5 of 5 people found the following review helpful
5.0 out of 5 stars Extremely Insightful 4 May 2006
By David H. Livergood - Published on
This is one of the best written and insightful commentaries that I own (though I have only read the Ruth half). I have a number of commentaries on Ruth and this one outshined them all in it's clarity and preachability. If you are going to lead a study on Ruth or preach from Ruth this book is an invaluable resource for good ideas.
2 of 2 people found the following review helpful
5.0 out of 5 stars Fall in love with Esther and Ruth, AGAIN! 21 Jun 2010
By William D. Curnutt - Published on
Format:Hardcover|Verified Purchase
I love to teach the books of Esther and Ruth. They are fast paced, full of surprises, lots of intrigue and even a good dose of romance (Ruth specifically). I have so many commentaries on these two books and have my outlines already done and prepared for whenever any group wants to study the books.

Soooo, why did I buy another book on Esther and Ruth? That's easy, our senior Pastor is preaching through Esther this summer. He purchased some commentaries on Esther and just to make shipping costs reasonable he had the warehouse throw in this copy of Esther by Iain Duguid. He told me this was the greatest surprise of his life.

He said this book was worth the price of all the others combined. Well, it got my attention because I have never even heard of Iain Duguid.

I previewed the other Pastor's copy and was hooked from the opening chapter. I had to have my own copy. I ordered it and impatiently waited for it to arrive. I devoured the book as soon as I got it. I'm now and Iain Duguid fan.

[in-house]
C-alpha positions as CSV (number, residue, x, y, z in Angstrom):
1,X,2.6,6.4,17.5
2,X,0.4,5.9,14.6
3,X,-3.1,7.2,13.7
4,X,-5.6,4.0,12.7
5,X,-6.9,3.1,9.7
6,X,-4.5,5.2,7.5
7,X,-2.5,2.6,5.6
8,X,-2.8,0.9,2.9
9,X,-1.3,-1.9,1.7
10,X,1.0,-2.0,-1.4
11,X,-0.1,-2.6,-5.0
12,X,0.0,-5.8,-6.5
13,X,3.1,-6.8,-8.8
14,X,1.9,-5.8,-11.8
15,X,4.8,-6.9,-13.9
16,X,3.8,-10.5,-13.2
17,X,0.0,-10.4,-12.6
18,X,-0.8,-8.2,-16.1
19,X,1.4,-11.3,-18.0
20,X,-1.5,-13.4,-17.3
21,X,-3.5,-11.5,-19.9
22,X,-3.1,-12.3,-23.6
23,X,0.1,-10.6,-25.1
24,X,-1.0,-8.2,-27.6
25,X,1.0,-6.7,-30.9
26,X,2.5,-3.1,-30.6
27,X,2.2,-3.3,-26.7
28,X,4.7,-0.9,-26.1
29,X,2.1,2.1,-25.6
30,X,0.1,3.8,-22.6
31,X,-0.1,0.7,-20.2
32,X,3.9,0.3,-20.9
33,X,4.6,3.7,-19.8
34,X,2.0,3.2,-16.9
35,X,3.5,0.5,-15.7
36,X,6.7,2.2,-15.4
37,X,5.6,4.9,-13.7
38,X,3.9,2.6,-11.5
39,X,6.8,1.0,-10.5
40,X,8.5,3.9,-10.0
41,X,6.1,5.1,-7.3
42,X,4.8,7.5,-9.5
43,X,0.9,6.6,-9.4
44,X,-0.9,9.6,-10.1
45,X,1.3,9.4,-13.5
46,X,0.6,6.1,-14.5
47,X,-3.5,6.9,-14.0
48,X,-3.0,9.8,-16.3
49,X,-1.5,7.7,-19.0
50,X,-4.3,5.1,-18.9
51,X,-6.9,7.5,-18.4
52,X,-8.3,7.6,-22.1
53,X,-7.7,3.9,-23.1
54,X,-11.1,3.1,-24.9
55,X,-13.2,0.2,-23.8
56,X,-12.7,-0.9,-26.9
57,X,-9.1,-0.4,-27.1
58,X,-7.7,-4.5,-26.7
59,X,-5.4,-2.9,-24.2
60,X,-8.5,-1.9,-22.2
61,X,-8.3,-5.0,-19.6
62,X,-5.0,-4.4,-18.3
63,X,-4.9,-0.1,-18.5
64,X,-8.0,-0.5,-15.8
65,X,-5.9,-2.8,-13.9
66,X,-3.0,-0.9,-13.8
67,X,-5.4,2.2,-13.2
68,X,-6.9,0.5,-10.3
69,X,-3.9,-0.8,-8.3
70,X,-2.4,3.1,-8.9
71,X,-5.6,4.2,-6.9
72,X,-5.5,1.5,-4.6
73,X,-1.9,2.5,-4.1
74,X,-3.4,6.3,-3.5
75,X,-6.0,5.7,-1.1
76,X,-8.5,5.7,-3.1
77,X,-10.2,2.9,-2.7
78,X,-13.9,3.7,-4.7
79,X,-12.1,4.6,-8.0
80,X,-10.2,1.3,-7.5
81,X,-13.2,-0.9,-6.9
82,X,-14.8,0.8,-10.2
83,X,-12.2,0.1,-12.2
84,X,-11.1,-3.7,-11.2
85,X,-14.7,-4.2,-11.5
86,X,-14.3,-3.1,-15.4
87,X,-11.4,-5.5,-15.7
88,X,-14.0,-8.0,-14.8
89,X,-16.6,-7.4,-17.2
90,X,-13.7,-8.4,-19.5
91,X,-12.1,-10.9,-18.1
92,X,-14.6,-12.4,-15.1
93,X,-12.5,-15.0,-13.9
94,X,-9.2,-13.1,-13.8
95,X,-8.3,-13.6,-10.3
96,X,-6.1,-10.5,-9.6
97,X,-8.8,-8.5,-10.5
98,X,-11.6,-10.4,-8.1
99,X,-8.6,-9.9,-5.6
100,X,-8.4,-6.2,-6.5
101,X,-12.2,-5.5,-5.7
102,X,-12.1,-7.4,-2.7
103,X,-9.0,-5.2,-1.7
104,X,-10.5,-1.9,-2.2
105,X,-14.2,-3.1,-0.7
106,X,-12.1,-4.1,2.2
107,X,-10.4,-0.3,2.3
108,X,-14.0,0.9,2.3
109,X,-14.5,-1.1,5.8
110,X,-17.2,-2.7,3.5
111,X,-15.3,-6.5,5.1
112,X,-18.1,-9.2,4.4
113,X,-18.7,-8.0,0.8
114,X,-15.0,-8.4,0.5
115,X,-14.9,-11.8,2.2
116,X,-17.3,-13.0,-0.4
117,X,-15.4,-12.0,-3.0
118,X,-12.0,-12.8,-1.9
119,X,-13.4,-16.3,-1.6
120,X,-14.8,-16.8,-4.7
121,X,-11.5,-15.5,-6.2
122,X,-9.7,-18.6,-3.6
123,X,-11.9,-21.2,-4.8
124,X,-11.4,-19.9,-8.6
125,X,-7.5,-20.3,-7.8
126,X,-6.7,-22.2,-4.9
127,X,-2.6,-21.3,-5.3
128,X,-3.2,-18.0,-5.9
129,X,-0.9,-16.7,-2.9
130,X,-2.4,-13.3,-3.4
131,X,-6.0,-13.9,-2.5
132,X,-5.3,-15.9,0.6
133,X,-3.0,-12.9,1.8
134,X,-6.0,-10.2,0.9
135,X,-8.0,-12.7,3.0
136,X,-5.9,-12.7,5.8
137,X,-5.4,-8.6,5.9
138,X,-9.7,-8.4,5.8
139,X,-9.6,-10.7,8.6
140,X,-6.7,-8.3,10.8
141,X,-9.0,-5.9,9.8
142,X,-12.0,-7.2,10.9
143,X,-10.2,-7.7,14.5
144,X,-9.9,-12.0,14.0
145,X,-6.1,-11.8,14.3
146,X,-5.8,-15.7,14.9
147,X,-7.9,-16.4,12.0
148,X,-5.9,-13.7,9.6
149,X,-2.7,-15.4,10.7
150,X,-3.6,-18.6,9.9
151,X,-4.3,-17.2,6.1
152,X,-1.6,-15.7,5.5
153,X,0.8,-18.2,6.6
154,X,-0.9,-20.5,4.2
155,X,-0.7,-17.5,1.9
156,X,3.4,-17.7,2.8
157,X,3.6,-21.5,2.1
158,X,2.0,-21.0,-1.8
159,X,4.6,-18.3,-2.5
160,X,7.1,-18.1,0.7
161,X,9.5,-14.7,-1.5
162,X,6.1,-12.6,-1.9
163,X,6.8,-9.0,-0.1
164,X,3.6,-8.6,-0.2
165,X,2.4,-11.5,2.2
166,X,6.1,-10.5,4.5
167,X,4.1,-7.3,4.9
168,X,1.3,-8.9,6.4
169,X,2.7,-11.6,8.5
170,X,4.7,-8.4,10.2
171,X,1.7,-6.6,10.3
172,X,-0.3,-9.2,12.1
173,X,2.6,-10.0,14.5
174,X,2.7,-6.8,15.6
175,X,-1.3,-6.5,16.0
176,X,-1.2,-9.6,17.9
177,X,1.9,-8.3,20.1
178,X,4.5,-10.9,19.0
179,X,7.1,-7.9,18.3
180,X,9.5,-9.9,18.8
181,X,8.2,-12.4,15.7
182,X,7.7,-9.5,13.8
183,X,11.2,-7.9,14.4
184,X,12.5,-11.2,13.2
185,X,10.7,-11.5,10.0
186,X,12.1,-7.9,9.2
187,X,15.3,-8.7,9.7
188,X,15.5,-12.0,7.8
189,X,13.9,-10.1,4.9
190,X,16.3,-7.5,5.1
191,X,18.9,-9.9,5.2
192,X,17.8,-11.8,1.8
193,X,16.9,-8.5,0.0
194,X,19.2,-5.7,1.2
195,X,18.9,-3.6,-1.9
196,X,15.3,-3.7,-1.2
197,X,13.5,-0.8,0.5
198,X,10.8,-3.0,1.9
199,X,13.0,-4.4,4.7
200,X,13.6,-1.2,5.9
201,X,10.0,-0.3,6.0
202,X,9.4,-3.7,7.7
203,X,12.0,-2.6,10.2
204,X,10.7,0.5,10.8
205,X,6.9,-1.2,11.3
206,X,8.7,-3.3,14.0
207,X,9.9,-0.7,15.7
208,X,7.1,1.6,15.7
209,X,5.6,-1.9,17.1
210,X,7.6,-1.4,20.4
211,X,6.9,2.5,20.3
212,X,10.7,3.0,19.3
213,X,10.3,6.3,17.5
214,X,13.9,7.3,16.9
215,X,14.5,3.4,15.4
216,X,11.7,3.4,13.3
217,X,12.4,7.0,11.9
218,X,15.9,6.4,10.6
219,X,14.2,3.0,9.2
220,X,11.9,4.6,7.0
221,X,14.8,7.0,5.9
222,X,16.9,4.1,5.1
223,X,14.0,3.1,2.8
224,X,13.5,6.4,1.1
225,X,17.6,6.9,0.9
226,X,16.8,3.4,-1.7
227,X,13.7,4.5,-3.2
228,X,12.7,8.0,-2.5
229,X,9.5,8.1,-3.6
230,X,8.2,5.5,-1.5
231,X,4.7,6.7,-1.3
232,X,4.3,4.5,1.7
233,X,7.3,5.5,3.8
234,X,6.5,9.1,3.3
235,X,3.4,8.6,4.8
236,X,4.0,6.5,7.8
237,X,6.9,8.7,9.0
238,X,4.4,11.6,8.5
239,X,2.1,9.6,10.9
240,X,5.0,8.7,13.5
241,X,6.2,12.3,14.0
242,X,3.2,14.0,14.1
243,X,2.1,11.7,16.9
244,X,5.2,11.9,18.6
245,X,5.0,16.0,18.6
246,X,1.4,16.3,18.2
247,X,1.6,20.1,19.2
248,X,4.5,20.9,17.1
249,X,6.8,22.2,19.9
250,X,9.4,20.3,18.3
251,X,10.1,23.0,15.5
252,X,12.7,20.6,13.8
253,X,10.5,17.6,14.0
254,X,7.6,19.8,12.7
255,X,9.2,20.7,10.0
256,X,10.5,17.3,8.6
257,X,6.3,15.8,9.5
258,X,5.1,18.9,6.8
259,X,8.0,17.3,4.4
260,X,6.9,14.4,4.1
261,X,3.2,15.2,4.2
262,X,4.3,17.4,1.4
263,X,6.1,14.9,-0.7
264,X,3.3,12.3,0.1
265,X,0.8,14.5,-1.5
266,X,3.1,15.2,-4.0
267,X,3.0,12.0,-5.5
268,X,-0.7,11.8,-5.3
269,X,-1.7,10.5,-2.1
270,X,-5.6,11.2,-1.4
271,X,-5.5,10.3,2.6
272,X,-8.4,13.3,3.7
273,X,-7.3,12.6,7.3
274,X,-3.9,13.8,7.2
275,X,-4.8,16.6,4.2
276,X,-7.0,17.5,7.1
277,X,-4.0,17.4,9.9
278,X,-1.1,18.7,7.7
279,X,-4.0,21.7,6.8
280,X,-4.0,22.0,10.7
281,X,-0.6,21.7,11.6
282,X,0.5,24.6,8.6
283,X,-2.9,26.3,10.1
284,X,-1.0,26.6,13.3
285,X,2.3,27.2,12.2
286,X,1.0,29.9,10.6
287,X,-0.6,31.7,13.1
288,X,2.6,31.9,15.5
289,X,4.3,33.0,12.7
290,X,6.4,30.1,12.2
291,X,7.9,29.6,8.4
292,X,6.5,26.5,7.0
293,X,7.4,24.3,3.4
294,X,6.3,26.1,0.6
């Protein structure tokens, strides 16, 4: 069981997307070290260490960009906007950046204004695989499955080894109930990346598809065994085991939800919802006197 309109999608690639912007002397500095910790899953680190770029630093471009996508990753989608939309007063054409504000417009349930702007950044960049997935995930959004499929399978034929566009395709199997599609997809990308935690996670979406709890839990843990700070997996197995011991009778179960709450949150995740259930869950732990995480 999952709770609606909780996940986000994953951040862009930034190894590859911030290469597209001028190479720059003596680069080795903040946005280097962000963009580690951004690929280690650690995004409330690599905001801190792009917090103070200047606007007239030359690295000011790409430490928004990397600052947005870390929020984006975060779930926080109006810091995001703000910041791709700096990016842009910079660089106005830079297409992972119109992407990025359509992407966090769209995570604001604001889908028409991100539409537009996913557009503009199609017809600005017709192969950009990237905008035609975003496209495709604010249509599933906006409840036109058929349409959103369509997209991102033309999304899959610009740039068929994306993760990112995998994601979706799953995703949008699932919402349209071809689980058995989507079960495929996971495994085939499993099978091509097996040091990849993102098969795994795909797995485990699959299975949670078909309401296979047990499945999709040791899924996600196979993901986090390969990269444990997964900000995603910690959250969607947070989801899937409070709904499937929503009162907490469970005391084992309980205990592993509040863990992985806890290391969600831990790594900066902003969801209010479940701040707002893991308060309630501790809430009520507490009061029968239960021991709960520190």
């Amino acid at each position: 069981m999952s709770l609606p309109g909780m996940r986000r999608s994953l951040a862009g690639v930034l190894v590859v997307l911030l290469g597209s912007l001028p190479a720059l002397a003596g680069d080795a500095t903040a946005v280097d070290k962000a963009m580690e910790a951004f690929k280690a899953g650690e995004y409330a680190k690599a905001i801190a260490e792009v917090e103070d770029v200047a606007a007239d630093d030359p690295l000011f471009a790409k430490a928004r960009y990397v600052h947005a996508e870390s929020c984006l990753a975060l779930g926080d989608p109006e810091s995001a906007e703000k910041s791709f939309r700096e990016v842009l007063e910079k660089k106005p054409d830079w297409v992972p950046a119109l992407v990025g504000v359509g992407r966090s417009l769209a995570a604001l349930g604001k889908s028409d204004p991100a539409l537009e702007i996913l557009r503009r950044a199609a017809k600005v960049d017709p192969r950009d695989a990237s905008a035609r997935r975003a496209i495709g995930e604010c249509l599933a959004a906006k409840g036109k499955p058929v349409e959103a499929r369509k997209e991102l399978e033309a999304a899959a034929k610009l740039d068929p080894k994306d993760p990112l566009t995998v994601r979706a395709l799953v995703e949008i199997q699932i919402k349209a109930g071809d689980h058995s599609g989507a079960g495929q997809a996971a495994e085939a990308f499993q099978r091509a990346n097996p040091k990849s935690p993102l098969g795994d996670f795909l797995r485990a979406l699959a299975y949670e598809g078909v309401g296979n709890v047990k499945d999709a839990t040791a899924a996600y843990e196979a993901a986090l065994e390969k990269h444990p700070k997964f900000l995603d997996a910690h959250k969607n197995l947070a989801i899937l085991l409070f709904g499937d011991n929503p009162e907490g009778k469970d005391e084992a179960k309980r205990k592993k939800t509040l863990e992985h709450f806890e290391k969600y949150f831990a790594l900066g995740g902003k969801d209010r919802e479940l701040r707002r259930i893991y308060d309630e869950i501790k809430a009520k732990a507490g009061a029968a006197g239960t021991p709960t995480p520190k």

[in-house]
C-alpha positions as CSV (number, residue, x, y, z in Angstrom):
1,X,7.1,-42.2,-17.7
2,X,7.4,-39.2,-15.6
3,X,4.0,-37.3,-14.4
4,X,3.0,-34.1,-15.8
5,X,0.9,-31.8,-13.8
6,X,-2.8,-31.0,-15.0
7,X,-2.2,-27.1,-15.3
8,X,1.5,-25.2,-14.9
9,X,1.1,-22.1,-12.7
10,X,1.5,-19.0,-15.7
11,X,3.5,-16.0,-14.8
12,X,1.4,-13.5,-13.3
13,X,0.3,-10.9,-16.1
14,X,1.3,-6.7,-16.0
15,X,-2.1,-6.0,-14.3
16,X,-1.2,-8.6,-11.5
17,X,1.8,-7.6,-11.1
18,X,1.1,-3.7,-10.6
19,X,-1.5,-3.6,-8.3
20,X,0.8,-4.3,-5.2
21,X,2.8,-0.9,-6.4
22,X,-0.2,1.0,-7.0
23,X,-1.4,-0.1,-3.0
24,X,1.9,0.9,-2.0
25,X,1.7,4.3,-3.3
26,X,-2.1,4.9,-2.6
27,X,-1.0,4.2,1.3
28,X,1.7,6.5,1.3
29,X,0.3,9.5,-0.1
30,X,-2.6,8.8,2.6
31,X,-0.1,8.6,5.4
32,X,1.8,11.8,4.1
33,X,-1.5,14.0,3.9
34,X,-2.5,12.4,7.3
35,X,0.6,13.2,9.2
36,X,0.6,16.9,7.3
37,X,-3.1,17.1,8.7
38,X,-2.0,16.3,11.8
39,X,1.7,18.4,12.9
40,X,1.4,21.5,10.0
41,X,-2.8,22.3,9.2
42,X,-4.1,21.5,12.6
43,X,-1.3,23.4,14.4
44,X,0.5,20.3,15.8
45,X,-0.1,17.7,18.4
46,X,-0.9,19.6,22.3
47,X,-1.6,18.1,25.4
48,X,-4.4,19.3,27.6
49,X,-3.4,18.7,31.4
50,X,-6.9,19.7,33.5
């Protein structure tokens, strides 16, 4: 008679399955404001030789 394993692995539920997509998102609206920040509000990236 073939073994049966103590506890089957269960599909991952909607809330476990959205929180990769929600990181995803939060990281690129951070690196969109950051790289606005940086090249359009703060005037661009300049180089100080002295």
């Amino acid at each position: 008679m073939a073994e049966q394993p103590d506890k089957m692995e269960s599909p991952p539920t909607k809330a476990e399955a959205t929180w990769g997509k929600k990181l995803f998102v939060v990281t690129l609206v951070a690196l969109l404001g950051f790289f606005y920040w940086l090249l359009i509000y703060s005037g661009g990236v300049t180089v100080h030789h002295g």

He took a subject that I am familiar with and gave me new insights, new provoking thoughts to consider and shook some of my beliefs about the books to their roots. I will now be looking over my lesson plans and readdressing some areas, shoring up some thoughts and making huge improvements.

Thank you Iain for a very well done commentary. I enjoyed it so much I eagerly ordered Iain's commentary on Daniel.

If you are going to do a serious study of Esther or Ruth this book IS A MUST!

1 of 1 people found the following review helpful
5.0 out of 5 stars Iain Duguid's Esther & Ruth Commentary 8 April 2009
By B. Grimes - Published on
This book combines a great combination of Scriptural commentary and contemporary comments. It is especially helpful given our current national and world upheaval. I would definitely recommend this book for anyone wanting to study the book of Esther.